"Jim McLaughlin" <jim.mclaughlin> wrote in message
My dad once tried to replace one. It somehow let go from whatever he was
holding the end with. It almost took off the side of his face. I don't
recall whether he made a mistake in his approach, or what, but you might
want to think about paying a pro to do it.
Let me second that. That's a big DDD! (Don't Do Dat!) The spring has
lot of tension and you'll wind up with whatever you're using to tighten
it firmly imbedded in your head.
When the guy that comes says, "as long as I'm here, should I replace
both of them?", say yes. They're like glassware, when one breaks, the
other one will soon.
Replacement springs are available at home centers, like Home Depot.
They are sold by the weight of the door they are suited for. Newer
ones are supposed to be color coded, with paint marking near the end
that indicates the weight. If it's an old one and unmarked, you will
need to weigh the door. You can do that with a bathroom scale.
With the door fully raised, use C clamps in the tracks to keep it
there. Remove the remaining spring, then have someone help you lower
the door onto the scale. Be careful, as a big door can weigh 150lbs or
more. You install the new springs with the door again fully in the up
postion and kept there with C clamps. Replace the other spring too.
The springs should have just a bit of tension on them with the door
fully open. Remove the clamps and carefully lower the door. It should
be balanced so that it takes little force up or down to move it. When
closed, it should just stay there, not pull back up. You may need to
adjust the tension again to get it right, or switch to a different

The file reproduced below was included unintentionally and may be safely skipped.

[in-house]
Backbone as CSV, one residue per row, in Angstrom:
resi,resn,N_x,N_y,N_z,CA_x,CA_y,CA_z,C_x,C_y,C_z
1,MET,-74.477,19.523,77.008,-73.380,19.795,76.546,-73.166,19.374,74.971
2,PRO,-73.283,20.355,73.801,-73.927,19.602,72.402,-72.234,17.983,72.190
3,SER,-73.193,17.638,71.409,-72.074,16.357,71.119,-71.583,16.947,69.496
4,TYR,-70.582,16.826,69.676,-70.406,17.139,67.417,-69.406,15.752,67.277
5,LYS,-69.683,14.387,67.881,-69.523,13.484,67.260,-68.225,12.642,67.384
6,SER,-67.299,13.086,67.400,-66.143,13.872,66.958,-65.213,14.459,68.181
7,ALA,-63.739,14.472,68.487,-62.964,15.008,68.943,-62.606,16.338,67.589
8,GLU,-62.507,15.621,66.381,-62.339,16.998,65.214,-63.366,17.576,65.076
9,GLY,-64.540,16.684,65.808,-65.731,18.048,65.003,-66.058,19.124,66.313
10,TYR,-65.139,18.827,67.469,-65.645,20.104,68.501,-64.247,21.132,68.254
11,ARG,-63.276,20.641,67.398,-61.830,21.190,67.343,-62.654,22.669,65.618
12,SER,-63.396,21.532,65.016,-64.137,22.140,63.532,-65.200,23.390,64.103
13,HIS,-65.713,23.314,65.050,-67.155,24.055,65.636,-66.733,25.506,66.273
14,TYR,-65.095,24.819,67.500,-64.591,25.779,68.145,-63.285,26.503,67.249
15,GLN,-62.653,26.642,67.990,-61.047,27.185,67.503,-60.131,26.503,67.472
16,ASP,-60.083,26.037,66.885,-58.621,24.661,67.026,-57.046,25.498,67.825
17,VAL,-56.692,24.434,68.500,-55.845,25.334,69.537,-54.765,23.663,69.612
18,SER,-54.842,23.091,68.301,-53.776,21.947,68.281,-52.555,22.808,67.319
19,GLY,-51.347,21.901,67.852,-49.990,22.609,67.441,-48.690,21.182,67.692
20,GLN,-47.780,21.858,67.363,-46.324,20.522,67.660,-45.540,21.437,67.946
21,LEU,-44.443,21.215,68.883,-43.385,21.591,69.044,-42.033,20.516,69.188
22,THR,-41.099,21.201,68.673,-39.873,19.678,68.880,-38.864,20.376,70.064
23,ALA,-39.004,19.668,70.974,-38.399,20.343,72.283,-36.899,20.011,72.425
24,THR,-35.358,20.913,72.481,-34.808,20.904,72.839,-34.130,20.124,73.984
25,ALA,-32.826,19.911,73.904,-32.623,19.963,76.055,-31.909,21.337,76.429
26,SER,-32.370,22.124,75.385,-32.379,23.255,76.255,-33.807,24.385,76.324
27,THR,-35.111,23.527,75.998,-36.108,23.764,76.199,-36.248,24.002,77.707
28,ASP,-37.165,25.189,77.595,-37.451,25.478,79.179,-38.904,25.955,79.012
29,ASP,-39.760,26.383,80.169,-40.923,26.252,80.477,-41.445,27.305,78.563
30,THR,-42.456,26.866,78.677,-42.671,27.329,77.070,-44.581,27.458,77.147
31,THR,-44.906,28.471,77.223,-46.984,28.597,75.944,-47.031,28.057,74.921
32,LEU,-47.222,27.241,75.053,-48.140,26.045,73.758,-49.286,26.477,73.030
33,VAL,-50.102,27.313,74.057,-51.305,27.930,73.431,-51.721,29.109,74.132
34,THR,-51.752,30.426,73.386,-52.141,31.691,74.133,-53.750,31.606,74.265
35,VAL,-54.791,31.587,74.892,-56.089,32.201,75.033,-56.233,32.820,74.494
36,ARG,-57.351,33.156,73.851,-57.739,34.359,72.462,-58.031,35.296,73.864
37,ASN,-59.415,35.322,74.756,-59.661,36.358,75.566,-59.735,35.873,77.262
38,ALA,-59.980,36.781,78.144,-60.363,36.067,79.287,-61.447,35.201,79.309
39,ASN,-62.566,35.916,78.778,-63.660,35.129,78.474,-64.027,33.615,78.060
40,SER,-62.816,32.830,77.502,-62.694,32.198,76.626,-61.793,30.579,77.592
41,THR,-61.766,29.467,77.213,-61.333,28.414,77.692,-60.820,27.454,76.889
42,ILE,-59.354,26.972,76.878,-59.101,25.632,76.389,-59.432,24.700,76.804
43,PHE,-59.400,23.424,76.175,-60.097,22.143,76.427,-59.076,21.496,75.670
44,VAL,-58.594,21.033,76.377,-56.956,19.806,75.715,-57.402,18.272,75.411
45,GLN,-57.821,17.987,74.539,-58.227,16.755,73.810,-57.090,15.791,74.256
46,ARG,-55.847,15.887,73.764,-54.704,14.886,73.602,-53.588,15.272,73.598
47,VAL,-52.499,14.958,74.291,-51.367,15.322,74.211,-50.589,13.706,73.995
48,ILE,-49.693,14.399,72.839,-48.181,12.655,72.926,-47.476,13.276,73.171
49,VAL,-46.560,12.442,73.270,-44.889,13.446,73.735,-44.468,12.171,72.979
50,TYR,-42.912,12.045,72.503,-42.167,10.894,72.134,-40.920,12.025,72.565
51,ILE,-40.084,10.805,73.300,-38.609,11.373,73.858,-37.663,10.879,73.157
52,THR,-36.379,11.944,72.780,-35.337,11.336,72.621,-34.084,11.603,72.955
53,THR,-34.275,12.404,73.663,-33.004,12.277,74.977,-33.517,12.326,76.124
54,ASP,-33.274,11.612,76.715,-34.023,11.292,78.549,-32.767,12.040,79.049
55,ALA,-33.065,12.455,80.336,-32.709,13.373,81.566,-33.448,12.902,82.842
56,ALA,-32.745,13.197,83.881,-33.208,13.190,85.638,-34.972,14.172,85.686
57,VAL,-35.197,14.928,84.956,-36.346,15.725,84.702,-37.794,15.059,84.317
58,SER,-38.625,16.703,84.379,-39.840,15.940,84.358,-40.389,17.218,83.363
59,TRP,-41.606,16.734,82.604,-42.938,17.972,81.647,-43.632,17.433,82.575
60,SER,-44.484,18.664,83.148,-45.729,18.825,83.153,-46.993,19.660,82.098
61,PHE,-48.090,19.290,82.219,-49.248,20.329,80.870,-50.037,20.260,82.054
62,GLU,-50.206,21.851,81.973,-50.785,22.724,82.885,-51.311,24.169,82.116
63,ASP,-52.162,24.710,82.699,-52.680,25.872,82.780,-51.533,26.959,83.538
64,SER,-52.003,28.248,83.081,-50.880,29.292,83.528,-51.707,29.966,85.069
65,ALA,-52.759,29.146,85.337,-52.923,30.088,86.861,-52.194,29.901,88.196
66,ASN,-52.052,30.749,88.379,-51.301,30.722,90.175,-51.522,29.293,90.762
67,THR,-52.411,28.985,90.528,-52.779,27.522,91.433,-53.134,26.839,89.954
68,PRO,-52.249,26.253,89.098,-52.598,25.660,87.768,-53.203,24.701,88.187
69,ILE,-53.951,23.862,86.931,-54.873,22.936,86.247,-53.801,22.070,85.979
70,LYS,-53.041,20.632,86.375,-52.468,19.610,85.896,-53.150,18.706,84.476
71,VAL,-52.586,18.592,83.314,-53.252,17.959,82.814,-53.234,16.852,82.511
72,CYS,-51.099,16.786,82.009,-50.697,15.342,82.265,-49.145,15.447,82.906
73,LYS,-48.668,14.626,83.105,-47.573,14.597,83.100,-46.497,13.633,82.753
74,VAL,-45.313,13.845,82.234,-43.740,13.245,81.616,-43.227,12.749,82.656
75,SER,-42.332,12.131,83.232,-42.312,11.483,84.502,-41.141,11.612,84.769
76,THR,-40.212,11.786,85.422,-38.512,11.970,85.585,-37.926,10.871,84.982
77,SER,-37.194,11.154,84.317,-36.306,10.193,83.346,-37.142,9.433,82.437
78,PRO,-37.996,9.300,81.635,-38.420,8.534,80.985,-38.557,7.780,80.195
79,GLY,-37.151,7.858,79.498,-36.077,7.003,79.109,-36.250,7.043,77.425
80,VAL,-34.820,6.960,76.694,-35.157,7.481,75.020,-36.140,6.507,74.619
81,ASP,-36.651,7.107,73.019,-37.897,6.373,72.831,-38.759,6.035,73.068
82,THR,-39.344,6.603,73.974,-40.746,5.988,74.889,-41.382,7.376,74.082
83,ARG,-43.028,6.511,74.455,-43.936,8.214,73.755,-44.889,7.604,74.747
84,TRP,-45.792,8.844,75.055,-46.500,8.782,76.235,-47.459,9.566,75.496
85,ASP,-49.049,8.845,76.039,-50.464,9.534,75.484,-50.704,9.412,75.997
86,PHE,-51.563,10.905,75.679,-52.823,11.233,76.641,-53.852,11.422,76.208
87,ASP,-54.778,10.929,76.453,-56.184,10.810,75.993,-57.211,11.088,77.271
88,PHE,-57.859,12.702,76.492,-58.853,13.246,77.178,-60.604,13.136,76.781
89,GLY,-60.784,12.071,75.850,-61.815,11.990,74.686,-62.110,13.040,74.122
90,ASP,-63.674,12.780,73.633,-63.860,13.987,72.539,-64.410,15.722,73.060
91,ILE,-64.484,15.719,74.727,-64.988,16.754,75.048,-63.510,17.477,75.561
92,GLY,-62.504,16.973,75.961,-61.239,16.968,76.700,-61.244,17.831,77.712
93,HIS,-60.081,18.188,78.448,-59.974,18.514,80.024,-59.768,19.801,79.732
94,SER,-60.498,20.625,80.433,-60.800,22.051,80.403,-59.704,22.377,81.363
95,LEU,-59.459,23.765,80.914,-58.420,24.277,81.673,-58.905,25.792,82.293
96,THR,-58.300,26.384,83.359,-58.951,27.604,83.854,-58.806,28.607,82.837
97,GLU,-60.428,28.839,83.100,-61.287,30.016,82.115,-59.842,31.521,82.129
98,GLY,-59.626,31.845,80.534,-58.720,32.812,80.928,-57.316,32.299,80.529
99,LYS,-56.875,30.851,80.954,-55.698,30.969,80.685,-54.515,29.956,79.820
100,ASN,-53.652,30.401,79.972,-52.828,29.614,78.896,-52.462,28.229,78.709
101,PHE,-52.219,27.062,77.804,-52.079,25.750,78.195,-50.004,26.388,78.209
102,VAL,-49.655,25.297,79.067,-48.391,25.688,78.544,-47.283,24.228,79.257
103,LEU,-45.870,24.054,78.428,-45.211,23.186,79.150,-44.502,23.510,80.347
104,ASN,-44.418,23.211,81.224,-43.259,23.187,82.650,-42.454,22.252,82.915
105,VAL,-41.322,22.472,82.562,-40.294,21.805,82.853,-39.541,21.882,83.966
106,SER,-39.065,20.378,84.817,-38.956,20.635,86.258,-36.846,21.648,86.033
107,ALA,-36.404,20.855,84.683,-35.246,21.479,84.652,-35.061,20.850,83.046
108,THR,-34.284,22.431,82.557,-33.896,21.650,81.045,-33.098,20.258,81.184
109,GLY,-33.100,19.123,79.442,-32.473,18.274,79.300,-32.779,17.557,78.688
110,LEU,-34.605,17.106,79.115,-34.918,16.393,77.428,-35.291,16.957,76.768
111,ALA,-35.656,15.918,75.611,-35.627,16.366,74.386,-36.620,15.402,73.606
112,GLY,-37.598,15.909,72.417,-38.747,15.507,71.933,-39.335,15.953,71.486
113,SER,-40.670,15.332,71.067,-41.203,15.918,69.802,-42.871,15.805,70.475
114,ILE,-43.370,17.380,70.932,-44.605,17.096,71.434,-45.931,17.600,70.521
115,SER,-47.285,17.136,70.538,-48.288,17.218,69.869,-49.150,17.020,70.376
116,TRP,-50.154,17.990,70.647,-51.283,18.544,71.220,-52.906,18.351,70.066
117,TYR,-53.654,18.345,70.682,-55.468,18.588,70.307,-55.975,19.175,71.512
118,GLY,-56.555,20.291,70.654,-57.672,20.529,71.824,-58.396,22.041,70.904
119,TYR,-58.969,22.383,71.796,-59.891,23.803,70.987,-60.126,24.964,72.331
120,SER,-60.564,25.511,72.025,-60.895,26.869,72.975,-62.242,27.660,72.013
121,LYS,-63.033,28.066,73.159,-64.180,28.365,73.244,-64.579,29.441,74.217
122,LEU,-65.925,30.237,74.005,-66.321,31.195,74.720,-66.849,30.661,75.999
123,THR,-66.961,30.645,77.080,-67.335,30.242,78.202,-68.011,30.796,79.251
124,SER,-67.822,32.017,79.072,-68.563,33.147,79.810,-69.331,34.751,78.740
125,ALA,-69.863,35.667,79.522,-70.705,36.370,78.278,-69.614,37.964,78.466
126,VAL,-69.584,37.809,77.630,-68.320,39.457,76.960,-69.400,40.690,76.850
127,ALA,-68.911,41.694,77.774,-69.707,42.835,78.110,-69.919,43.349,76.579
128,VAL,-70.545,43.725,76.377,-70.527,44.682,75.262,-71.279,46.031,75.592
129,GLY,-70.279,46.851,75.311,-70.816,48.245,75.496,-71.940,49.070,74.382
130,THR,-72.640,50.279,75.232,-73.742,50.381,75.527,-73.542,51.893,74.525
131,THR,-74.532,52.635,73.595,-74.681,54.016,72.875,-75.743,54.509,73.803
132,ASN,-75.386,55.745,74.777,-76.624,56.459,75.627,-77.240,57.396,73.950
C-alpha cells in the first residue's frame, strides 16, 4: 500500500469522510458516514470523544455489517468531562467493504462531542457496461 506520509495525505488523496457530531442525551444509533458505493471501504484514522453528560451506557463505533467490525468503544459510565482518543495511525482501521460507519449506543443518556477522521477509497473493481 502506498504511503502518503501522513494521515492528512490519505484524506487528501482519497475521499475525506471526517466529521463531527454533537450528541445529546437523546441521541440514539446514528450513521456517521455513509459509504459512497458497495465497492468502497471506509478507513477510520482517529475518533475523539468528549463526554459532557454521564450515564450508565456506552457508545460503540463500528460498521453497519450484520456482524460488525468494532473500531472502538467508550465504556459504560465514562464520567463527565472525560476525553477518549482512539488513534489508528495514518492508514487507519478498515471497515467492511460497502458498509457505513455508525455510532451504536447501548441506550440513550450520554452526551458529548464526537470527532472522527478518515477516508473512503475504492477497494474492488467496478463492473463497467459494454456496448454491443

weight spring to get it right.
When you're done, install safety cables, that should come with the new
springs. These go throught the center of the spring and are secured to
the track at either end. That way if the spring breaks again, it can't
fly off and do damage.
I had similar experience. Could've lost a finger.
I learned how to do it first with proper tool. IMO,
it's not worth for DIY'er. Let a pro handle it.
And soak the springs with oil to prevent premature
metal fatigue and failure.
Raise the door to its full height and wedge it open. A screwdriver
wedged behind one of the wheels or a pair of vise-grips on the track
should do it. That will relieve most of the pressure on the remaining
spring. There should not be much tension with the door raised.
Pull off the remaining spring and take it with you to buy two new
springs (they need to match). When you replace them make sure you feed
a safety cable through the springs in case they ever fail.
If it seems unsafe to remove the spring with the door raised then call
Don't mess with this fix, call a garage-door mechanic. Both springs
will be replaced. BTW, I know a guy who lost his thumb when
attempting to replace a garage-door spring. Cost should be under
$200. Garage door springs will typically last about 8 to 15 years,
and the new ones probably closer to 8 years.
On Mon, 8 May 2006 11:44:56 -0700, "Jim McLaughlin" <jim.mclaughlin>
I'm a little confused here. I read many posts where people ask about
installing sub-panels or installing DWV pipe or moving a giant shed and
all sorts of advice is offered. But someone asks about replacing a
garage door spring and the OP gets responses like "call a professional,
it is too dangerous"
You are more likely to get hurt messing around in an electrical box
than installing a garage door spring, and an improperly installed
plumbing system can cause serious illness or property damage. I would
also think it is more dangerous to move a shed than install a spring
that will lift 150 pounds.
What gives? Is it the immediacy of a pinched finger that has people
leery of this repair as opposed to the long term damage from poorly
installed DWV system?
More likely that some of us know what where talking about because we've
done it, and others don't. I agree with Ray, that changing extension
springs on a garage door is far less dangerous than screwing around
with electricity, or climbing on a roof to fix a leak. Yet, people
tell folks on here how to do the latter two all the time, without
feeling the need to tell them they shouldn't even think about doing it.
I've read of plenty of people being electrocuted or falling off roofs
and getting injured. And I've yet to read a news report of anyone
getting injured changing a spring. I'm sure it's happened, but it's